|In AD 409 Alaric and
his Goths sacked Rome - the first time it had been taken in over 1100
years. Why do historicists point to
this as fulfillment of this prophecy?
| It was his policy
(as opposed to some others, which we shall see later) to conduct a scorched
earth campaign. His orders were to
burn all orchards, vineyards and farms.
He precisely parallels the indications in this verse.
| The third part -- a
recognized division of the Roman Empire -- here means the Greco-Roman lands,
the Latin part of the Roman Empire.
The other divisions -- roughly Turkey to Egypt, and Egypt on around
through Spain, are dealt with later.
Historicists do not precisely agree on exact definitions of one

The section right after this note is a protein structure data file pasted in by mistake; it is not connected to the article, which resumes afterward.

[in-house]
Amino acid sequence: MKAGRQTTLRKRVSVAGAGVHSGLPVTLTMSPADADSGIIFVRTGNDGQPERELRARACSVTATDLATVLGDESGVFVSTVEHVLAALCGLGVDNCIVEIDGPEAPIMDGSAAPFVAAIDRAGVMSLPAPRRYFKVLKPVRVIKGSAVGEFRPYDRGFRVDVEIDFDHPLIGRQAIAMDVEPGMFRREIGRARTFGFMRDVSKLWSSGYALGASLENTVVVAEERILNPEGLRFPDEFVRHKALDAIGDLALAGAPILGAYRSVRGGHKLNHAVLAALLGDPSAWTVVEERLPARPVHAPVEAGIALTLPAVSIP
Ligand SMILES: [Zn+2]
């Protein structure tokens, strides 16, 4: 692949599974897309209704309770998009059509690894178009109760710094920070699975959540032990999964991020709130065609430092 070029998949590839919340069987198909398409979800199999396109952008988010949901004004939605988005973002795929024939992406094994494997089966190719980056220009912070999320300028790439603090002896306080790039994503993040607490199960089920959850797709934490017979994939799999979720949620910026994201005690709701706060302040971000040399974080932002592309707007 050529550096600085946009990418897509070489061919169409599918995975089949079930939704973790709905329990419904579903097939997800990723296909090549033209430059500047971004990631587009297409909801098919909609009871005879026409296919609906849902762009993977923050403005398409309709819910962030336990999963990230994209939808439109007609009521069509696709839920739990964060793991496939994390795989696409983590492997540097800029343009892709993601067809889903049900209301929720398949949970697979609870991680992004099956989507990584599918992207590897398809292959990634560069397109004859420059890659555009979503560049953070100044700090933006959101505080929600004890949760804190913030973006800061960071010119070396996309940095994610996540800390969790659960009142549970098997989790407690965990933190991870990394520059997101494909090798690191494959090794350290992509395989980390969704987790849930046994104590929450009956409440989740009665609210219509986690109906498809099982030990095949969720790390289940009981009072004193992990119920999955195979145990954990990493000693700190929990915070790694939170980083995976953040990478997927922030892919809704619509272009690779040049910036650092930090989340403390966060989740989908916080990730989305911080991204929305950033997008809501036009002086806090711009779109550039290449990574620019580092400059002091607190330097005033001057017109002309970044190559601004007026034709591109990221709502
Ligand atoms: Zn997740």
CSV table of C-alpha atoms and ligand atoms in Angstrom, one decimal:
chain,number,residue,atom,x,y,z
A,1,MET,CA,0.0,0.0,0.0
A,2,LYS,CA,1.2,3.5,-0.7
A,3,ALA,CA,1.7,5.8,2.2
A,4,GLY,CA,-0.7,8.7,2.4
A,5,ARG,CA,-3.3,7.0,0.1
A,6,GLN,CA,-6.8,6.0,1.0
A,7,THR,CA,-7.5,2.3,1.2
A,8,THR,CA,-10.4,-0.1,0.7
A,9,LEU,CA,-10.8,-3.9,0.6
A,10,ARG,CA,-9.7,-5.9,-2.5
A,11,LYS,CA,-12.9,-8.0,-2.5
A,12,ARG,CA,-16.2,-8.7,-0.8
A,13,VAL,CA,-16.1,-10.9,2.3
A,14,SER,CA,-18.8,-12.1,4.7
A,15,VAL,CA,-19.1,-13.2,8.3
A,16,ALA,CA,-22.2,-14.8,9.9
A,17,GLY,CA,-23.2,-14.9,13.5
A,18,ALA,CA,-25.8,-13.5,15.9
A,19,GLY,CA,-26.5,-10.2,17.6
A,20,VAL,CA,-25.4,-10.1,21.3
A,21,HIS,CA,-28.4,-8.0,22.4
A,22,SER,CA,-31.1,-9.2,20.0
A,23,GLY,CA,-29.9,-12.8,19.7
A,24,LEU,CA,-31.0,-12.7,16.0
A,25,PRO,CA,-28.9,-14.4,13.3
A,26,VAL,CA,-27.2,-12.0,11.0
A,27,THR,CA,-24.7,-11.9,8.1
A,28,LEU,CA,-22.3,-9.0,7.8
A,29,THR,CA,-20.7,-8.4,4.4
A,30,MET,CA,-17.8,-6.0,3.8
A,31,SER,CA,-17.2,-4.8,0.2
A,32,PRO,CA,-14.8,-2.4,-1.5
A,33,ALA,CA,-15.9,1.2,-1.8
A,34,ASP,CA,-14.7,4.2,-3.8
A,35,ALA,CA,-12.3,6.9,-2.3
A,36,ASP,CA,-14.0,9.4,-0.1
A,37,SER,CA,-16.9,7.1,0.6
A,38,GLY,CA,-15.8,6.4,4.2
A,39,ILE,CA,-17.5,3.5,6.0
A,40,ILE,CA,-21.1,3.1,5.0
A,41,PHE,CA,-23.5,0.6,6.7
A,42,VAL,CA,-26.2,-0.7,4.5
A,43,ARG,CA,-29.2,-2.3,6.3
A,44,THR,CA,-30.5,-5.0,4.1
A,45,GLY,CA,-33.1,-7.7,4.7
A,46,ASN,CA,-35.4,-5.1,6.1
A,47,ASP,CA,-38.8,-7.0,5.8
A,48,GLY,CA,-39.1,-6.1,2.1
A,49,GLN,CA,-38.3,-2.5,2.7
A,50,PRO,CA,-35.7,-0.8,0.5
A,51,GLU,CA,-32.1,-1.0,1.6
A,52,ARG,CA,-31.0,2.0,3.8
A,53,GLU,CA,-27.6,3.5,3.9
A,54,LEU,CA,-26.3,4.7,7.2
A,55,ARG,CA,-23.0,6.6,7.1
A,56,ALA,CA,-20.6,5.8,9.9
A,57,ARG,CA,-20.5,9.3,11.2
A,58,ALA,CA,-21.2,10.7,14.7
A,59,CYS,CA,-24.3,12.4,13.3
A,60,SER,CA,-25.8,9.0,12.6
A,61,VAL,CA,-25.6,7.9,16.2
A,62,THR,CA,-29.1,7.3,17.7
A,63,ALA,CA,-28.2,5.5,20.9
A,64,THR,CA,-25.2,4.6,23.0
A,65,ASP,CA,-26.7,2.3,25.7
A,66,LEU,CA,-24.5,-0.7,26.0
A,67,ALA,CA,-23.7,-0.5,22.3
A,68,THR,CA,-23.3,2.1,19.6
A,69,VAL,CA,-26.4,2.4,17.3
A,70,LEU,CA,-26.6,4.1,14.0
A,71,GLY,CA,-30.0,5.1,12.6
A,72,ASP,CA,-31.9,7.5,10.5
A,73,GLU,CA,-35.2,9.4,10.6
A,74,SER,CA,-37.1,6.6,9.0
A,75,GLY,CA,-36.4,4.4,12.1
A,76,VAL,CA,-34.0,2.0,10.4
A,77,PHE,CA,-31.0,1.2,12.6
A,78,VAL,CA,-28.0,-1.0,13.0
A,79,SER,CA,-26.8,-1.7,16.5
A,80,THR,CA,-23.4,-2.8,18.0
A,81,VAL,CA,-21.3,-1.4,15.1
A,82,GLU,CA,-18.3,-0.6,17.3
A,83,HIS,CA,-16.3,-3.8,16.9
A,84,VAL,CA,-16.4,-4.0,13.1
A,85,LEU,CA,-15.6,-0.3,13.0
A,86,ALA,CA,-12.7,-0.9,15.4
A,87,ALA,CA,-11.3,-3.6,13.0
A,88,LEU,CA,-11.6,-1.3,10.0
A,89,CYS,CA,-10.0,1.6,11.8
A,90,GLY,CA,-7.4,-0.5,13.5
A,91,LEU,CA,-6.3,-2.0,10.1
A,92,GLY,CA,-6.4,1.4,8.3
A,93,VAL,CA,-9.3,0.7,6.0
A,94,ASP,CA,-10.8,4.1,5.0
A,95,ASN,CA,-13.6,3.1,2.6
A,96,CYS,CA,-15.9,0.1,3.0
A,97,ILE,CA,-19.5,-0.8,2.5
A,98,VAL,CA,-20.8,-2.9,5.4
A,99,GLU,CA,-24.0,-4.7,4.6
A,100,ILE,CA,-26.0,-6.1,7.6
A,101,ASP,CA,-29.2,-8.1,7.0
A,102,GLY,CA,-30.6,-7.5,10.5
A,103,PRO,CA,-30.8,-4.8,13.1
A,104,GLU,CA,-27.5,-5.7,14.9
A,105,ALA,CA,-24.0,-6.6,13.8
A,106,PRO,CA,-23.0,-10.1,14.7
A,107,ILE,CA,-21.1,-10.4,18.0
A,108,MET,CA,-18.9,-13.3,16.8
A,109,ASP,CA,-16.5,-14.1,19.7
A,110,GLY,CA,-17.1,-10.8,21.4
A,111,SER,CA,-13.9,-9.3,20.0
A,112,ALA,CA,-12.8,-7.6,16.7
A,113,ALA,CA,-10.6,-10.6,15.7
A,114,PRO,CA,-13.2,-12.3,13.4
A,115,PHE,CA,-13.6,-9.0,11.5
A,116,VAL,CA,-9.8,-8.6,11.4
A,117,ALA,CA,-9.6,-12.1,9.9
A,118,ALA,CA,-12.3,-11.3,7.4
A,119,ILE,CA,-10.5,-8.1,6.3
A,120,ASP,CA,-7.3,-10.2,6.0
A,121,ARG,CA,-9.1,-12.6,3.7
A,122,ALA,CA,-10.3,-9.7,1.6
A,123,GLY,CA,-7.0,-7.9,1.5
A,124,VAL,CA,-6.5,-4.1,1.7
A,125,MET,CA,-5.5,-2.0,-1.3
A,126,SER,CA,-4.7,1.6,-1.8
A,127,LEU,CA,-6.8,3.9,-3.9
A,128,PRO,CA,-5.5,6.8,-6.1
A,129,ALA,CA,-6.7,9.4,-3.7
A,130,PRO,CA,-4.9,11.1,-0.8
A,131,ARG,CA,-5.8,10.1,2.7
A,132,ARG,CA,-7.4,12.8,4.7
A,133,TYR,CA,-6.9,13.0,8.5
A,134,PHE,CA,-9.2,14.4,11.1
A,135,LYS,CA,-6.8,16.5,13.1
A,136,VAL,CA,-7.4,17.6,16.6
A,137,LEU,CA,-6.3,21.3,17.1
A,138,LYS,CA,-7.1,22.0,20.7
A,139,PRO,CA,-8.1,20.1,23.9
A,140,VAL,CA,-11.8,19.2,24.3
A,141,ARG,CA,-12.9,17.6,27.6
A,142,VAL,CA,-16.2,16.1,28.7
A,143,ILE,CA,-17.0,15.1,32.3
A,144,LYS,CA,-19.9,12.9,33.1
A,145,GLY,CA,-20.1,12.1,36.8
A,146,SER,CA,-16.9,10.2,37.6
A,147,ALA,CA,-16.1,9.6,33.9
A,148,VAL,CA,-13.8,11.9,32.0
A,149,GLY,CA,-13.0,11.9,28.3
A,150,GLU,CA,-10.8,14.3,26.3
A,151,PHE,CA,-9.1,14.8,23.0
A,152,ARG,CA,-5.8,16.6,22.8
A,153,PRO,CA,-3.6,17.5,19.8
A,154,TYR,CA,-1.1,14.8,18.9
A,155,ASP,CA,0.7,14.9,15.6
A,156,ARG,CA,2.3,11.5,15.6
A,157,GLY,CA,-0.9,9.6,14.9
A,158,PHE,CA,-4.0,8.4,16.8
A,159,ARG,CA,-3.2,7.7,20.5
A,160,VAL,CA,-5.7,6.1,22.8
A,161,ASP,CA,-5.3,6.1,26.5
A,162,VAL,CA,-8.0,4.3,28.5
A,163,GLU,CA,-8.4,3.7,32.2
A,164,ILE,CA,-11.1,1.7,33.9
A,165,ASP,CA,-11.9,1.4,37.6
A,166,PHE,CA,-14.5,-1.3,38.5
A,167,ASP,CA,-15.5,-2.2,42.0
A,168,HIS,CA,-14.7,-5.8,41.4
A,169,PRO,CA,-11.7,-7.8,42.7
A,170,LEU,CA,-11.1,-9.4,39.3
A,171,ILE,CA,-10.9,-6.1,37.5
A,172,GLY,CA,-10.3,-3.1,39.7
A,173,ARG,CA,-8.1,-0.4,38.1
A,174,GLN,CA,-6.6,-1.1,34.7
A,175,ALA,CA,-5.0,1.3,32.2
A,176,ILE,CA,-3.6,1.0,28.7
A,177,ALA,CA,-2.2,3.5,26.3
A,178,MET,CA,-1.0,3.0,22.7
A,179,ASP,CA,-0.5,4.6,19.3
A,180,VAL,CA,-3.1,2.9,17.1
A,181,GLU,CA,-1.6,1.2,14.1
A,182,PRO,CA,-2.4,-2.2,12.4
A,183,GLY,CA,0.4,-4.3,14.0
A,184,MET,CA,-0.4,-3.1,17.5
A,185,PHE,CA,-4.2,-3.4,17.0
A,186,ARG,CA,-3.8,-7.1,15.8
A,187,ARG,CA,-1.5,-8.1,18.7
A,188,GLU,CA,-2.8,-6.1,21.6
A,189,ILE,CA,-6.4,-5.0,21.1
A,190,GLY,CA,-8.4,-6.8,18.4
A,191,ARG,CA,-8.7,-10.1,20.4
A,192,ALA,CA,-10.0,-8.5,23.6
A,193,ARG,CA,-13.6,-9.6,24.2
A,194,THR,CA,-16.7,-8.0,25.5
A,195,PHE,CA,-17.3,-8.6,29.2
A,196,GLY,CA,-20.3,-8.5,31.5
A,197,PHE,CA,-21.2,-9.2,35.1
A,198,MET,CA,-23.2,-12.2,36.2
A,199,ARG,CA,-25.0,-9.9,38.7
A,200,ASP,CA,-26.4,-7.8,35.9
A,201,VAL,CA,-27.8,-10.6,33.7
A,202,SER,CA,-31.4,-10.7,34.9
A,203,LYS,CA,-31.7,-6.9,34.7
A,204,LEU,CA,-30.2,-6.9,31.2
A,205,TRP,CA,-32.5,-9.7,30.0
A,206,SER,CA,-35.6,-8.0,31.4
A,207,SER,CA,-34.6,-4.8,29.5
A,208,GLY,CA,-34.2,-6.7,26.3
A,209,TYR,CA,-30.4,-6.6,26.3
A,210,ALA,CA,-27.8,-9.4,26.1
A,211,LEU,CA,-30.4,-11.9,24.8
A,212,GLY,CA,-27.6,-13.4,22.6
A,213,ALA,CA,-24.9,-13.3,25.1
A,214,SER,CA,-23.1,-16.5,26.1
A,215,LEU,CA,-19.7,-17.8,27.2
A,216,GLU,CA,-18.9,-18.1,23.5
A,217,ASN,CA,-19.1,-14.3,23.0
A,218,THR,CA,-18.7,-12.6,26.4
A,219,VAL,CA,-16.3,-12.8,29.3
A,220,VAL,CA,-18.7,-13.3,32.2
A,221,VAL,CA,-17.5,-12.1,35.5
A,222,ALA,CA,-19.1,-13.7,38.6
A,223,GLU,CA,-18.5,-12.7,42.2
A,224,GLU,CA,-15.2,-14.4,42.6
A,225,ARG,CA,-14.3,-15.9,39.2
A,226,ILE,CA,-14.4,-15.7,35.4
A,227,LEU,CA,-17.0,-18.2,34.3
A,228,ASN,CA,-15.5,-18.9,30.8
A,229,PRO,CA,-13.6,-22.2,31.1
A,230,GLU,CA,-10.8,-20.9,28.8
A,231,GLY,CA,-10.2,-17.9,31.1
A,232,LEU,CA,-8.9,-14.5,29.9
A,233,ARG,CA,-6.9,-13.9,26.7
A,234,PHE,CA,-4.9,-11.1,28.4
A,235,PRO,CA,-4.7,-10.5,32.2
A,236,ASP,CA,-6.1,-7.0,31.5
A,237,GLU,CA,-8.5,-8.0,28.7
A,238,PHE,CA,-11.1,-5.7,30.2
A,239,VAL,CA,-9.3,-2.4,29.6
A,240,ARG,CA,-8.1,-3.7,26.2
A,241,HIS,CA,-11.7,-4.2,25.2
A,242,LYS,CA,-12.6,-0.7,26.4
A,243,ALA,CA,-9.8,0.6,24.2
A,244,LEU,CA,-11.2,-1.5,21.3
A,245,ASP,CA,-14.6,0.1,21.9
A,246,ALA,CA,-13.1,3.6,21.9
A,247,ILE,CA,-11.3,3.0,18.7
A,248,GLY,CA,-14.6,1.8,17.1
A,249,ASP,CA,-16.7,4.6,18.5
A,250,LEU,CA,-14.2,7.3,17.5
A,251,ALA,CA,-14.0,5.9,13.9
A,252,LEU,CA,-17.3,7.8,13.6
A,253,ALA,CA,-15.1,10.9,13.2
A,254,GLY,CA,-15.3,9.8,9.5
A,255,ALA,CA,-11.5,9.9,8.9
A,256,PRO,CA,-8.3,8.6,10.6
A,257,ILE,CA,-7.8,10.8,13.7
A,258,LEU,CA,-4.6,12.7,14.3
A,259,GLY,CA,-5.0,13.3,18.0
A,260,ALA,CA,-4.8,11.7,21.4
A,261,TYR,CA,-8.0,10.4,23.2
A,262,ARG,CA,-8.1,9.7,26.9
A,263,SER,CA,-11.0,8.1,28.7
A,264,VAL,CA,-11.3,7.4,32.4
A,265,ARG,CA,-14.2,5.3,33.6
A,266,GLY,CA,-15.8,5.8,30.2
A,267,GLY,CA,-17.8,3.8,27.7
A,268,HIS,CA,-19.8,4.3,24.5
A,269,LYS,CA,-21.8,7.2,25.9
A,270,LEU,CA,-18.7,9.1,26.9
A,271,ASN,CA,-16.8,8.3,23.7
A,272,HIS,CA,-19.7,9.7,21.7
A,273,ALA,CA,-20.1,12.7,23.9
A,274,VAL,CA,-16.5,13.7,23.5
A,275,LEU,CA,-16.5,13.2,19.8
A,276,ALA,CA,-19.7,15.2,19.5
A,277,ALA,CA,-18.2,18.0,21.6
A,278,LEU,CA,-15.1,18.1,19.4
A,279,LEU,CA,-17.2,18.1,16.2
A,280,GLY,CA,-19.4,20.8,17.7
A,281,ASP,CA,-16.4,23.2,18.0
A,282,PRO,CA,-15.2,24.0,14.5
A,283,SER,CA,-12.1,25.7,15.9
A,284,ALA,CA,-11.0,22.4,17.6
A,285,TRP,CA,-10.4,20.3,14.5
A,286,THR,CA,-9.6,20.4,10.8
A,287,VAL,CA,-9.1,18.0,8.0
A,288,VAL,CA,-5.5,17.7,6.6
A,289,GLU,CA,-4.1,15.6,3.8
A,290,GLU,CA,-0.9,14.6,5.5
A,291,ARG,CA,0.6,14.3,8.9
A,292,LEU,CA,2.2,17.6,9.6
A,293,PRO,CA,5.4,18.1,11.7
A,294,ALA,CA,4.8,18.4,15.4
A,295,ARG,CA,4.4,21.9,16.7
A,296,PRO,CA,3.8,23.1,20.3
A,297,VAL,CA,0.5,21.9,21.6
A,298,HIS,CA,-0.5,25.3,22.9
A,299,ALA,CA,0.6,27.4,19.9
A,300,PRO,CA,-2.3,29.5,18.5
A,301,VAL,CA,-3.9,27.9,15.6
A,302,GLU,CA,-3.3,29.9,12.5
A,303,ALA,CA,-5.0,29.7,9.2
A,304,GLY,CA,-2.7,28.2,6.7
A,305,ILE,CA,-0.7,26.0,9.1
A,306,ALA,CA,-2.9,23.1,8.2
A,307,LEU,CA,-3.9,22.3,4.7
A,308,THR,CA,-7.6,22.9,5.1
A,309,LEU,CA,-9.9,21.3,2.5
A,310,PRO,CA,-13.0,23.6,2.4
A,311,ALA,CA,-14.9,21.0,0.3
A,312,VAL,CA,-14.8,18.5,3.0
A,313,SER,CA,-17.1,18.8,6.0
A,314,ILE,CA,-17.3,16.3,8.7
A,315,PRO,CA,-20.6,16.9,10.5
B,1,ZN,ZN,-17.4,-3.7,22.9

enough, 8 days after Alaric took Rome, he died. His followers scattered, after the sack of
the city. He came in like a hailstorm
-- and just as suddenly, was gone. His
followers went north, and founded the kingdom of the Goths north of the
| There is a definite
connection with the church. The Goths
were heretics -- Arianists, who did not believe that Jesus was equal with
God. Ambrose, Bishop of Milan, wrote
his classic work on the Trinity in an effort to persuade the Goths to
orthodox doctrine. This is the first
connection with the church of the time.